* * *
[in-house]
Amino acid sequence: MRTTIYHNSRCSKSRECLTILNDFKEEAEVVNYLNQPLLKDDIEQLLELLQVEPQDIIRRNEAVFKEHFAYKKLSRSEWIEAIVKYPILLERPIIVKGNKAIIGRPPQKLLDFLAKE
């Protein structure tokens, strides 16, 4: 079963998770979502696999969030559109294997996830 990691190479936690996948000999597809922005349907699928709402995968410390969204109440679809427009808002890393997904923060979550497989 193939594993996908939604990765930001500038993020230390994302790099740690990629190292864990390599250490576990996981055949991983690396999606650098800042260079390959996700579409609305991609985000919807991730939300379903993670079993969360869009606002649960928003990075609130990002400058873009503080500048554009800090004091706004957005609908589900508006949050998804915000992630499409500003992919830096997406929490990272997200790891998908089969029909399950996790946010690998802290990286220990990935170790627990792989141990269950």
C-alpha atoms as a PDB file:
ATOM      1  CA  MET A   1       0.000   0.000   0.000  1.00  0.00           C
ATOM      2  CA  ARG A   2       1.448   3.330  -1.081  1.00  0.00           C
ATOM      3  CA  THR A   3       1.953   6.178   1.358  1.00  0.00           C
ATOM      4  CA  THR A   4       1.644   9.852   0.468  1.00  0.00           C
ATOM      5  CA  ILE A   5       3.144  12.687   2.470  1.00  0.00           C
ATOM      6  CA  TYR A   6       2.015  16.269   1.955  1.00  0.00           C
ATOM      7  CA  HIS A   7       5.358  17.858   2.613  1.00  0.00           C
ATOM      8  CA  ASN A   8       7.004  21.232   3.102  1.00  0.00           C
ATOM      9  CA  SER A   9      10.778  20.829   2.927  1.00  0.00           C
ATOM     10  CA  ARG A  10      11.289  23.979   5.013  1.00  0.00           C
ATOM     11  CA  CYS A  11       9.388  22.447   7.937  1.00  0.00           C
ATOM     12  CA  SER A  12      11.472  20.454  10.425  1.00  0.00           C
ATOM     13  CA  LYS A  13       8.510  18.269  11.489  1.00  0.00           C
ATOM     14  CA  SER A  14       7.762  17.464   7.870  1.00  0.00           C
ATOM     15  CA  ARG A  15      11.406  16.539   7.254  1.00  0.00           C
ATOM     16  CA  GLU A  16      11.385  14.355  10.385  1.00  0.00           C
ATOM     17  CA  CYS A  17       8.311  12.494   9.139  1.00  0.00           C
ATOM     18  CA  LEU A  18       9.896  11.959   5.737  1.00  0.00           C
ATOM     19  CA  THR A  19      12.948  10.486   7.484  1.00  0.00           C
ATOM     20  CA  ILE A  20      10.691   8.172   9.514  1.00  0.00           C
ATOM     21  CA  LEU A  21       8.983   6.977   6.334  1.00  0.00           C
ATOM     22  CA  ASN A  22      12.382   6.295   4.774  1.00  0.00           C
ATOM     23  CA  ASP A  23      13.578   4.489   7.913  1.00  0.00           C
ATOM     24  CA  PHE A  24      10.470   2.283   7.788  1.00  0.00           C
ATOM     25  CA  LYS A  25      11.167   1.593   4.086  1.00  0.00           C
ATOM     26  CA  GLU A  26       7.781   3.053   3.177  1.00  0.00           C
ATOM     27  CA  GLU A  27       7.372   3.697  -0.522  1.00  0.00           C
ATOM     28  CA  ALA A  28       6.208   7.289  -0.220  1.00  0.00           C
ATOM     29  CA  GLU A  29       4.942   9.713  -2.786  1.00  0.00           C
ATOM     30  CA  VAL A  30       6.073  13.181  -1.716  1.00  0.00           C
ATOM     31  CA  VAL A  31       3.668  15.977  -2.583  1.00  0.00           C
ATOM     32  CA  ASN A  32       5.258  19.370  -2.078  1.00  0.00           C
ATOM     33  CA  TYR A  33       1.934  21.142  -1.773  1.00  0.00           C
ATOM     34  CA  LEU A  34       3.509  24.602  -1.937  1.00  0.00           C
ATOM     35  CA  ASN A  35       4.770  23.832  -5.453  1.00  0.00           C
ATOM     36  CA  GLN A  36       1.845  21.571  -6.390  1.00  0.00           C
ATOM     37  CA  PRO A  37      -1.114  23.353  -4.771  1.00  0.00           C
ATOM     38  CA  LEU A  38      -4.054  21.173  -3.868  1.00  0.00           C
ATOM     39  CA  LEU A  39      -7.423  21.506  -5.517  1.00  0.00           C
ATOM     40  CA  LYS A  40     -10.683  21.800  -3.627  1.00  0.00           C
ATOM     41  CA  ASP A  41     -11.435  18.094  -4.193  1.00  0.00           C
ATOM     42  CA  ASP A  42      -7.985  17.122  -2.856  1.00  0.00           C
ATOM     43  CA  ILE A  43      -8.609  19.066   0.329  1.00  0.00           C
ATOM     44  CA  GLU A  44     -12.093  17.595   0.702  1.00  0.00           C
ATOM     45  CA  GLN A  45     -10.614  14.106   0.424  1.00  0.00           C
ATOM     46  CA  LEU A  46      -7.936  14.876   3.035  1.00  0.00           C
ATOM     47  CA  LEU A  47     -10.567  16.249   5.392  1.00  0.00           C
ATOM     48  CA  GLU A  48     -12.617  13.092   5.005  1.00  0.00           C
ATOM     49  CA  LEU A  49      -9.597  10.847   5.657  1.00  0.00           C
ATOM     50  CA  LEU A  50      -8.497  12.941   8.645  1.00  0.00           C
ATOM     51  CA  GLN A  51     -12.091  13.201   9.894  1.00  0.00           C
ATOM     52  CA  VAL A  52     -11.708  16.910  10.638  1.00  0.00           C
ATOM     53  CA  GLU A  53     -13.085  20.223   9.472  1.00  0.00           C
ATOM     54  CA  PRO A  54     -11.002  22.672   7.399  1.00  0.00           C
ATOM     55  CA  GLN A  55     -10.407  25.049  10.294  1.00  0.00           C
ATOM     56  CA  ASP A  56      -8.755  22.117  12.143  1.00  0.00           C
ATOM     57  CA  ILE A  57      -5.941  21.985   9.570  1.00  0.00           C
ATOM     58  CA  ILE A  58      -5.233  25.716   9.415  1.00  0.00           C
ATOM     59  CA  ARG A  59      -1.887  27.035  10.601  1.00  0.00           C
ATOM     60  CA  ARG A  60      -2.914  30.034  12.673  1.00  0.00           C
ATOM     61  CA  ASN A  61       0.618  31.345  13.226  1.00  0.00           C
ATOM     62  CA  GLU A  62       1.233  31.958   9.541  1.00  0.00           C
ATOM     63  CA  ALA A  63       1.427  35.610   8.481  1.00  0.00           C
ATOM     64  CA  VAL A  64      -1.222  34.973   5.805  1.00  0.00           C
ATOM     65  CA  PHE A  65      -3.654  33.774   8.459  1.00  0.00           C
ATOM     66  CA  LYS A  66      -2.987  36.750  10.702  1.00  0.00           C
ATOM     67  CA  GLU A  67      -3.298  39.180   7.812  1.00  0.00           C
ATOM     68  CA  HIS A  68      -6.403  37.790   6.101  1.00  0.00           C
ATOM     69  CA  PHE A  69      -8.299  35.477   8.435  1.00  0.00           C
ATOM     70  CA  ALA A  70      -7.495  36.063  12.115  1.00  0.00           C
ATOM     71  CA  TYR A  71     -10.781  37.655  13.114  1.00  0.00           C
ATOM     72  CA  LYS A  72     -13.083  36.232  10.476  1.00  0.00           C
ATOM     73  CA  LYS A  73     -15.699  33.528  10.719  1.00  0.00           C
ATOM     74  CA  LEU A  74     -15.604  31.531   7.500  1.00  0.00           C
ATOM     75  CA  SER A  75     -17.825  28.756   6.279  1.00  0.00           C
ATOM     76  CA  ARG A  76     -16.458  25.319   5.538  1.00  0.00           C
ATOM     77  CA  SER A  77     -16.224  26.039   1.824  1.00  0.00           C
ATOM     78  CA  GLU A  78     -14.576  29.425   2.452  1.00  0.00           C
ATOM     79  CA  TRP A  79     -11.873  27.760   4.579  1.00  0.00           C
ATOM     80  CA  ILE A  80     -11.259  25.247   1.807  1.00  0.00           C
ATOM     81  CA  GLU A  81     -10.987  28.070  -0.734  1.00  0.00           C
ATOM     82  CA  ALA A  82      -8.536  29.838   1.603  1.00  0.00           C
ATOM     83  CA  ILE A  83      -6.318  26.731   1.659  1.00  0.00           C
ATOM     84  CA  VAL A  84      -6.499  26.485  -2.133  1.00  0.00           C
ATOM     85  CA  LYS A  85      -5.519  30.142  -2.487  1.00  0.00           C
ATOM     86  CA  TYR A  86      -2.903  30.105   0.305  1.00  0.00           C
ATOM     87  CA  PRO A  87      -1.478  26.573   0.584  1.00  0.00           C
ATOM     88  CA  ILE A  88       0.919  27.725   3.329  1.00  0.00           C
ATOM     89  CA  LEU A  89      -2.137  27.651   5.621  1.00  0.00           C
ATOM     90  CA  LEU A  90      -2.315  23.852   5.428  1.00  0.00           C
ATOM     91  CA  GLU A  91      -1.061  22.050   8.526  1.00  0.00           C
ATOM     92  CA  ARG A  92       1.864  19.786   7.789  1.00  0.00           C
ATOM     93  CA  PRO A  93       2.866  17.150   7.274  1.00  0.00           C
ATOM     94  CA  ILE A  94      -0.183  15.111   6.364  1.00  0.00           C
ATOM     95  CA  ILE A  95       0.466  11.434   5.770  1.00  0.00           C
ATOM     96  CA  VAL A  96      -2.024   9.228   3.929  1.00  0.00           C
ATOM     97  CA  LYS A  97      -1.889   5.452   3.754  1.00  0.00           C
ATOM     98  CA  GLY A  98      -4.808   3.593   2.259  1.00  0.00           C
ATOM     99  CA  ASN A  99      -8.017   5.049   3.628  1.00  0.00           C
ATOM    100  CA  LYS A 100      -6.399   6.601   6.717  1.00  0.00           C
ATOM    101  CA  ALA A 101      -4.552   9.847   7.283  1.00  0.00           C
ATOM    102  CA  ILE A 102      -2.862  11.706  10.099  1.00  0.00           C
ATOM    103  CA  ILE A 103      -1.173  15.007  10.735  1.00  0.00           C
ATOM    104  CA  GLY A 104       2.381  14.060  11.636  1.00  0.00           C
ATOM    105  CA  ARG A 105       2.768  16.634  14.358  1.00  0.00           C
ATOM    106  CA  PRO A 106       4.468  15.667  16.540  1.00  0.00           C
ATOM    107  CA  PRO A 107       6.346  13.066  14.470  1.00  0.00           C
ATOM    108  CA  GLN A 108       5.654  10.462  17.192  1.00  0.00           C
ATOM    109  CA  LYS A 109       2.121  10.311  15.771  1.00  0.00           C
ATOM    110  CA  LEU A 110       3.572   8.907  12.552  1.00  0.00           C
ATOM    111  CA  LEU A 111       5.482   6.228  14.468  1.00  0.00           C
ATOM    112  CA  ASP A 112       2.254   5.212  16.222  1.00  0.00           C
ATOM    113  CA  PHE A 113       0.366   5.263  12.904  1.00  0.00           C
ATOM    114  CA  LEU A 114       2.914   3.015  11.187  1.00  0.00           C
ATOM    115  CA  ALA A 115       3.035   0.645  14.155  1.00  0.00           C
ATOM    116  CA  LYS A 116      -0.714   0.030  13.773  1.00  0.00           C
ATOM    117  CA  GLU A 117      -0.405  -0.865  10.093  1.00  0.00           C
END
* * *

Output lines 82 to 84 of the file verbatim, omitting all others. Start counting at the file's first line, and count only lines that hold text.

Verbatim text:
ATOM     78  CA  GLU A  78     -14.576  29.425   2.452  1.00  0.00           C
ATOM     79  CA  TRP A  79     -11.873  27.760   4.579  1.00  0.00           C
ATOM     80  CA  ILE A  80     -11.259  25.247   1.807  1.00  0.00           C